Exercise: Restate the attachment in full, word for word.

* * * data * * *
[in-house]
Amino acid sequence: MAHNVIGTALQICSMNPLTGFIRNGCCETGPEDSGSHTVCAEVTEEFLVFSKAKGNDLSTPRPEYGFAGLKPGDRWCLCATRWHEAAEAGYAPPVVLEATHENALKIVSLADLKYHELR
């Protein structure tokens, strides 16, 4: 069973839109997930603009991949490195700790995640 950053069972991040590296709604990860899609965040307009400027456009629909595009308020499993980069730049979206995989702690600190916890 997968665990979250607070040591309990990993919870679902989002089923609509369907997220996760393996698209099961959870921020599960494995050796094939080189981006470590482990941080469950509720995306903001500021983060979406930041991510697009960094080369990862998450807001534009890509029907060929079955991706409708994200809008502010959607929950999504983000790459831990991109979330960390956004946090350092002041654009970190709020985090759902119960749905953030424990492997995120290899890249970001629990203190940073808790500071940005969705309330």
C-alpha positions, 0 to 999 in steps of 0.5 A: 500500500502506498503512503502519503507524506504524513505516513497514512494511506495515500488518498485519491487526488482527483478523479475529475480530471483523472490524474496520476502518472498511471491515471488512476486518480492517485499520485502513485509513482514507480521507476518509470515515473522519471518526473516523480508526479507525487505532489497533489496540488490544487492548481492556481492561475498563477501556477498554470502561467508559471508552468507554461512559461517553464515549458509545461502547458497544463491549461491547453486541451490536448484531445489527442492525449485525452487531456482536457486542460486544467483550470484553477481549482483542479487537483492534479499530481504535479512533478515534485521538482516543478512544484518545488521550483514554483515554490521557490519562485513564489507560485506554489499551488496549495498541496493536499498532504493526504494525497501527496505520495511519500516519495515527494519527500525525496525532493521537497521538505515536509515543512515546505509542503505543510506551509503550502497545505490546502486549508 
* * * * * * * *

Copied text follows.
[in-house]
Amino acid sequence: MAHNVIGTALQICSMNPLTGFIRNGCCETGPEDSGSHTVCAEVTEEFLVFSKAKGNDLSTPRPEYGFAGLKPGDRWCLCATRWHEAAEAGYAPPVVLEATHENALKIVSLADLKYHELR
């Protein structure tokens, strides 16, 4: 069973839109997930603009991949490195700790995640 950053069972991040590296709604990860899609965040307009400027456009629909595009308020499993980069730049979206995989702690600190916890 997968665990979250607070040591309990990993919870679902989002089923609509369907997220996760393996698209099961959870921020599960494995050796094939080189981006470590482990941080469950509720995306903001500021983060979406930041991510697009960094080369990862998450807001534009890509029907060929079955991706409708994200809008502010959607929950999504983000790459831990991109979330960390956004946090350092002041654009970190709020985090759902119960749905953030424990492997995120290899890249970001629990203190940073808790500071940005969705309330």
C-alpha positions, 0 to 999 in steps of 0.5 A: 500500500502506498503512503502519503507524506504524513505516513497514512494511506495515500488518498485519491487526488482527483478523479475529475480530471483523472490524474496520476502518472498511471491515471488512476486518480492517485499520485502513485509513482514507480521507476518509470515515473522519471518526473516523480508526479507525487505532489497533489496540488490544487492548481492556481492561475498563477501556477498554470502561467508559471508552468507554461512559461517553464515549458509545461502547458497544463491549461491547453486541451490536448484531445489527442492525449485525452487531456482536457486542460486544467483550470484553477481549482483542479487537483492534479499530481504535479512533478515534485521538482516543478512544484518545488521550483514554483515554490521557490519562485513564489507560485506554489499551488496549495498541496493536499498532504493526504494525497501527496505520495511519500516519495515527494519527500525525496525532493521537497521538505515536509515543512515546505509542503505543510506551509503550502497545505490546502486549508 